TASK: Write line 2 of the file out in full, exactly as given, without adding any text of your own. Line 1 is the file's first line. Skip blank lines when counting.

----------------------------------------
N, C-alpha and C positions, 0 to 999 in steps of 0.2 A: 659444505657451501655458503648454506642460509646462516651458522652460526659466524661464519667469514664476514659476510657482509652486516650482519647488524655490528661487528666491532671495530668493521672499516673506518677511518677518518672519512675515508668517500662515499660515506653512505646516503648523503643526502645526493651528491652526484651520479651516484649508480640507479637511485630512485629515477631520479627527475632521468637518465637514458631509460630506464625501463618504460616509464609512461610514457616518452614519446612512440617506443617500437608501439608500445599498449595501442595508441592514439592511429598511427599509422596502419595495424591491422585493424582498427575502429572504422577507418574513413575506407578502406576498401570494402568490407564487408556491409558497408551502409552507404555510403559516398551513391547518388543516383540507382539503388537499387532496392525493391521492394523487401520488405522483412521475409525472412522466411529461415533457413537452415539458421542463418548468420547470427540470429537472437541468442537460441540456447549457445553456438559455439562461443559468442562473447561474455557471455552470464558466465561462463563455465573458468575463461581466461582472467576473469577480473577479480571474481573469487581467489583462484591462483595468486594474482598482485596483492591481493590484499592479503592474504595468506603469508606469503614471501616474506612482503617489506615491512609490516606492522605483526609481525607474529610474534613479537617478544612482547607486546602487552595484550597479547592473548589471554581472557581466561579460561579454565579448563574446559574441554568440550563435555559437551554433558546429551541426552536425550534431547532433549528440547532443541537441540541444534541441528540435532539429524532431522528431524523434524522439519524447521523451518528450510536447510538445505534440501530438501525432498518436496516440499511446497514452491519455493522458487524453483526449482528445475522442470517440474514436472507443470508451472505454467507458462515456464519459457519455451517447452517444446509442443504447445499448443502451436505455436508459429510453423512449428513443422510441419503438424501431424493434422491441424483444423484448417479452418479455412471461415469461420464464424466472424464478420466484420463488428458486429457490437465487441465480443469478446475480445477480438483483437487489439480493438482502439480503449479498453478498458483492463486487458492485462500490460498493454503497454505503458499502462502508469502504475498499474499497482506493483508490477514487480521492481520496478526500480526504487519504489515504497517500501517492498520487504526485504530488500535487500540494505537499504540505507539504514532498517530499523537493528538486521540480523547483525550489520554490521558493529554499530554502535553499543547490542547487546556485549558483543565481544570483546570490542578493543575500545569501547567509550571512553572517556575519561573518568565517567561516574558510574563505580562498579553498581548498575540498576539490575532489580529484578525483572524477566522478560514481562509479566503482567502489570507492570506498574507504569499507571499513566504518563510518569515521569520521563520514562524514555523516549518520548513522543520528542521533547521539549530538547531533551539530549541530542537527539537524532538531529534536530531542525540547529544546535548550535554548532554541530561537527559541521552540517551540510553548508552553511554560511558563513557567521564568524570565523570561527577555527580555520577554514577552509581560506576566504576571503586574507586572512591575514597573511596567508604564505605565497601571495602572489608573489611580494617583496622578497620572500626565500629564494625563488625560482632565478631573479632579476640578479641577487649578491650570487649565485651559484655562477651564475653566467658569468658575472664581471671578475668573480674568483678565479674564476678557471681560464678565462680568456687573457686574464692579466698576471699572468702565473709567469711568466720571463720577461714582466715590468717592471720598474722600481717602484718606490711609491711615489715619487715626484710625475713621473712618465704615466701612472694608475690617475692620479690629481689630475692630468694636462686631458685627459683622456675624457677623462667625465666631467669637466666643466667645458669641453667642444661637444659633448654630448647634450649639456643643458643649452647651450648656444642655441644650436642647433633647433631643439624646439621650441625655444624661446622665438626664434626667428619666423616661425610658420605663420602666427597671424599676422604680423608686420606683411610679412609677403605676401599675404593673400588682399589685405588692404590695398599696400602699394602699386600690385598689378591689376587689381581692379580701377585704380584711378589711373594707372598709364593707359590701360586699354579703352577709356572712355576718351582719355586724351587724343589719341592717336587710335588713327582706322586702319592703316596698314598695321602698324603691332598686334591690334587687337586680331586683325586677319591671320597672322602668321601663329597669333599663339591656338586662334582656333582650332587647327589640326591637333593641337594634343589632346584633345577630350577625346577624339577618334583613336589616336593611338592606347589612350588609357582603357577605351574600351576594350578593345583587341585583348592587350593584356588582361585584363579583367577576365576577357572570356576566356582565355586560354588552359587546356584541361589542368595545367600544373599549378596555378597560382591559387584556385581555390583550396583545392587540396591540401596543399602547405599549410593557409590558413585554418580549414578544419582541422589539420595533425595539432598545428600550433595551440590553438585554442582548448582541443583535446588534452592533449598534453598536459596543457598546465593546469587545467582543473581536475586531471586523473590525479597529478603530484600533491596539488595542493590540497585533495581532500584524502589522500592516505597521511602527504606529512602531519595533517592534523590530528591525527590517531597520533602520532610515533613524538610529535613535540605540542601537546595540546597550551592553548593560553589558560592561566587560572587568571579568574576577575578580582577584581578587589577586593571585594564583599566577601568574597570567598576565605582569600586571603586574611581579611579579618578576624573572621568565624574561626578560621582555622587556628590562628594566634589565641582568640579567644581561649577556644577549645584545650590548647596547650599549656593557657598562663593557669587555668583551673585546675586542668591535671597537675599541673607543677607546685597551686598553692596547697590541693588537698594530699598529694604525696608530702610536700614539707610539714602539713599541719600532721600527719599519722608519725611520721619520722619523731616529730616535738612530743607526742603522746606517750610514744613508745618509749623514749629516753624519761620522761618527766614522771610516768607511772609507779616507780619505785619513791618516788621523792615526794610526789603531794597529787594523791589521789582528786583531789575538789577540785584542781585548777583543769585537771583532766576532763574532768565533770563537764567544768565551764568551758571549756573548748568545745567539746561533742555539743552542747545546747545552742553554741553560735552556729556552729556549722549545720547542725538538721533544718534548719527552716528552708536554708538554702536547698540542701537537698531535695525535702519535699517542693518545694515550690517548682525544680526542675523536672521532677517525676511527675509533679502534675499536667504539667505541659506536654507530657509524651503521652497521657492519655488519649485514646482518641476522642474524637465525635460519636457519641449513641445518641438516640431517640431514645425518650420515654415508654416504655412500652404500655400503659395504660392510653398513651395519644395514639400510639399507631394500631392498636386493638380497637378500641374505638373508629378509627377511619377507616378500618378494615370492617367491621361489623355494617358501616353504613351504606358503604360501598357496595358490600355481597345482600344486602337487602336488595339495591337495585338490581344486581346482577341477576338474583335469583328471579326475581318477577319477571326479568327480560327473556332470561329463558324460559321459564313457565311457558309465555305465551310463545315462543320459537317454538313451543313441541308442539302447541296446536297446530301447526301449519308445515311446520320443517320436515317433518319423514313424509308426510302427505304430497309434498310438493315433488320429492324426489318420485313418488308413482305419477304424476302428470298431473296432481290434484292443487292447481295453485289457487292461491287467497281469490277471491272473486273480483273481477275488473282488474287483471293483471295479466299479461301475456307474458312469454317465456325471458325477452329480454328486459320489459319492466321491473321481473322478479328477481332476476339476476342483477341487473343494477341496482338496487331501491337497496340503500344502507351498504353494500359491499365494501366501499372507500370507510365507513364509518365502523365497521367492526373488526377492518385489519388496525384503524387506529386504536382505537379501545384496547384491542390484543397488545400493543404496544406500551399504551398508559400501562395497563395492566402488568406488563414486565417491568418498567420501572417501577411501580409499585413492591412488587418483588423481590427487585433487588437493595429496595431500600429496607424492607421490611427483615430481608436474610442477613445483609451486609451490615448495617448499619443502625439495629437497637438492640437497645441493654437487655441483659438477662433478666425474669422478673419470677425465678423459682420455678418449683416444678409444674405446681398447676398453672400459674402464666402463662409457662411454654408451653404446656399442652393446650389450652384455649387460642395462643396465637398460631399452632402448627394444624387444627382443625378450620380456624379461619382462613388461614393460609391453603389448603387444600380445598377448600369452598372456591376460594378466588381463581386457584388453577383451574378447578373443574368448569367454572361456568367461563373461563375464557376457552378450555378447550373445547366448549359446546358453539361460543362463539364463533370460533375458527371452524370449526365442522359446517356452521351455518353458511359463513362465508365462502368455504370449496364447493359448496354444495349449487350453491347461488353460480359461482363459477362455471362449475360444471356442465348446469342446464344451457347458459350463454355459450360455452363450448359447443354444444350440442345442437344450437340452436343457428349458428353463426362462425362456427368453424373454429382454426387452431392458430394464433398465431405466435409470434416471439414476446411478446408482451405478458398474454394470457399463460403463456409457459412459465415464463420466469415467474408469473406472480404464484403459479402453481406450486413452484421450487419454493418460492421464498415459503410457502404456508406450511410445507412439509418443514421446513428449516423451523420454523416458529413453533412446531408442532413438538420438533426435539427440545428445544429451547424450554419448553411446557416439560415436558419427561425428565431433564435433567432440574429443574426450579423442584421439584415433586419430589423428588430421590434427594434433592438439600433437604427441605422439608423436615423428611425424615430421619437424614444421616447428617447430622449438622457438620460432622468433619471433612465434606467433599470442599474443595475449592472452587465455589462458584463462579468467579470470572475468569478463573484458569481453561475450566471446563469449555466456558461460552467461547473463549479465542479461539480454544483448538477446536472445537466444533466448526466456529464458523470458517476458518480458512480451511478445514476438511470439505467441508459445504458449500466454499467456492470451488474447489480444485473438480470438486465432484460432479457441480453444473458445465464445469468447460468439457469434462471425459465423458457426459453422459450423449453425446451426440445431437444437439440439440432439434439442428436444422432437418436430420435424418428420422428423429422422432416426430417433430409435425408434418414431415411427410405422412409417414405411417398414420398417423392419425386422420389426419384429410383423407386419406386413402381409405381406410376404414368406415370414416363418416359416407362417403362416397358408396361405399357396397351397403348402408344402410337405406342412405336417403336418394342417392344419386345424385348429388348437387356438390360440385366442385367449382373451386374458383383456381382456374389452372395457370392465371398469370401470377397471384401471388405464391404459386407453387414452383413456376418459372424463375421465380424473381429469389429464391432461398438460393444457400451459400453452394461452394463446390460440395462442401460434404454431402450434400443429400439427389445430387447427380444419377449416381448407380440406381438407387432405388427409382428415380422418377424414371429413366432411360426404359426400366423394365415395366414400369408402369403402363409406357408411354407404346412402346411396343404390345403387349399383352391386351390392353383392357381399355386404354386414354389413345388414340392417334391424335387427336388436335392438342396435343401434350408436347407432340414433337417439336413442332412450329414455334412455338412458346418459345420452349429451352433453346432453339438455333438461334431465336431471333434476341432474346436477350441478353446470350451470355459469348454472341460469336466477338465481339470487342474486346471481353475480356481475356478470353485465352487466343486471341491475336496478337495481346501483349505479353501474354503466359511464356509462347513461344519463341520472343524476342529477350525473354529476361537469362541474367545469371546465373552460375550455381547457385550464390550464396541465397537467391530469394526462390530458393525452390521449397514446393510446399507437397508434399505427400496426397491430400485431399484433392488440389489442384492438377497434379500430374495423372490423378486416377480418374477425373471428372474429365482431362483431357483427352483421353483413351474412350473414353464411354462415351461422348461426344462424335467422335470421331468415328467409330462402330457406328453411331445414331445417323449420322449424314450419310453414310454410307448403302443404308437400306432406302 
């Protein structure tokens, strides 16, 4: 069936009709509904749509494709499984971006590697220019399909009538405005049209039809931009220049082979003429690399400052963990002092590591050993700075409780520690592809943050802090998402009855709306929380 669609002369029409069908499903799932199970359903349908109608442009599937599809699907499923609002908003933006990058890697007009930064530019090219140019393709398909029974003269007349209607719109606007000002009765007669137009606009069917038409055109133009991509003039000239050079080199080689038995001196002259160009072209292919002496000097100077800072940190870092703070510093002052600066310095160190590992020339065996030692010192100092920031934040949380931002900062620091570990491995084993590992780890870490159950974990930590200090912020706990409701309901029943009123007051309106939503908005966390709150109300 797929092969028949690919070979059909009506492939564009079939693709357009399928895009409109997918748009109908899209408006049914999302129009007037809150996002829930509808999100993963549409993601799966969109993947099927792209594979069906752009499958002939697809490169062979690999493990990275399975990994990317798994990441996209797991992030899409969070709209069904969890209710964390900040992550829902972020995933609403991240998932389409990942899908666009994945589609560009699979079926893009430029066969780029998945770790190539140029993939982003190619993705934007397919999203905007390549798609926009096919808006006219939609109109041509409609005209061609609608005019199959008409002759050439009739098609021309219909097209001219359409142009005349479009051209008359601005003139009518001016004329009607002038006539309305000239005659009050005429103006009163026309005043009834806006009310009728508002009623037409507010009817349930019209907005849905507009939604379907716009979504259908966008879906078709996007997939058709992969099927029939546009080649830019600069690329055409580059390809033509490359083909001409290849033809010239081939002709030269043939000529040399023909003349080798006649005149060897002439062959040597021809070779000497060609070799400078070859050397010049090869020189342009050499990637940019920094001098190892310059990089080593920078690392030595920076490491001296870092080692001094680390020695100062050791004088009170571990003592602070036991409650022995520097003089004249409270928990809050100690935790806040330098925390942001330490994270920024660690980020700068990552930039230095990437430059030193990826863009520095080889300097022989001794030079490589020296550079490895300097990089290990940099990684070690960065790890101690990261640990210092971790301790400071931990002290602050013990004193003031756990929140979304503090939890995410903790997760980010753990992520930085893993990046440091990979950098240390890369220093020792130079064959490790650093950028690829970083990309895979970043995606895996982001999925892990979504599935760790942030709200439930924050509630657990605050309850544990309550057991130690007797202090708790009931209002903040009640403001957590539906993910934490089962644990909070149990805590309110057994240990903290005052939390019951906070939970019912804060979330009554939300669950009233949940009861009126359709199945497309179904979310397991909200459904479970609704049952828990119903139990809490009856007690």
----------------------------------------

């Protein structure tokens, strides 16, 4: 069936009709509904749509494709499984971006590697220019399909009538405005049209039809931009220049082979003429690399400052963990002092590591050993700075409780520690592809943050802090998402009855709306929380 669609002369029409069908499903799932199970359903349908109608442009599937599809699907499923609002908003933006990058890697007009930064530019090219140019393709398909029974003269007349209607719109606007000002009765007669137009606009069917038409055109133009991509003039000239050079080199080689038995001196002259160009072209292919002496000097100077800072940190870092703070510093002052600066310095160190590992020339065996030692010192100092920031934040949380931002900062620091570990491995084993590992780890870490159950974990930590200090912020706990409701309901029943009123007051309106939503908005966390709150109300 797929092969028949690919070979059909009506492939564009079939693709357009399928895009409109997918748009109908899209408006049914999302129009007037809150996002829930509808999100993963549409993601799966969109993947099927792209594979069906752009499958002939697809490169062979690999493990990275399975990994990317798994990441996209797991992030899409969070709209069904969890209710964390900040992550829902972020995933609403991240998932389409990942899908666009994945589609560009699979079926893009430029066969780029998945770790190539140029993939982003190619993705934007397919999203905007390549798609926009096919808006006219939609109109041509409609005209061609609608005019199959008409002759050439009739098609021309219909097209001219359409142009005349479009051209008359601005003139009518001016004329009607002038006539309305000239005659009050005429103006009163026309005043009834806006009310009728508002009623037409507010009817349930019209907005849905507009939604379907716009979504259908966008879906078709996007997939058709992969099927029939546009080649830019600069690329055409580059390809033509490359083909001409290849033809010239081939002709030269043939000529040399023909003349080798006649005149060897002439062959040597021809070779000497060609070799400078070859050397010049090869020189342009050499990637940019920094001098190892310059990089080593920078690392030595920076490491001296870092080692001094680390020695100062050791004088009170571990003592602070036991409650022995520097003089004249409270928990809050100690935790806040330098925390942001330490994270920024660690980020700068990552930039230095990437430059030193990826863009520095080889300097022989001794030079490589020296550079490895300097990089290990940099990684070690960065790890101690990261640990210092971790301790400071931990002290602050013990004193003031756990929140979304503090939890995410903790997760980010753990992520930085893993990046440091990979950098240390890369220093020792130079064959490790650093950028690829970083990309895979970043995606895996982001999925892990979504599935760790942030709200439930924050509630657990605050309850544990309550057991130690007797202090708790009931209002903040009640403001957590539906993910934490089962644990909070149990805590309110057994240990903290005052939390019951906070939970019912804060979330009554939300669950009233949940009861009126359709199945497309179904979310397991909200459904479970609704049952828990119903139990809490009856007690």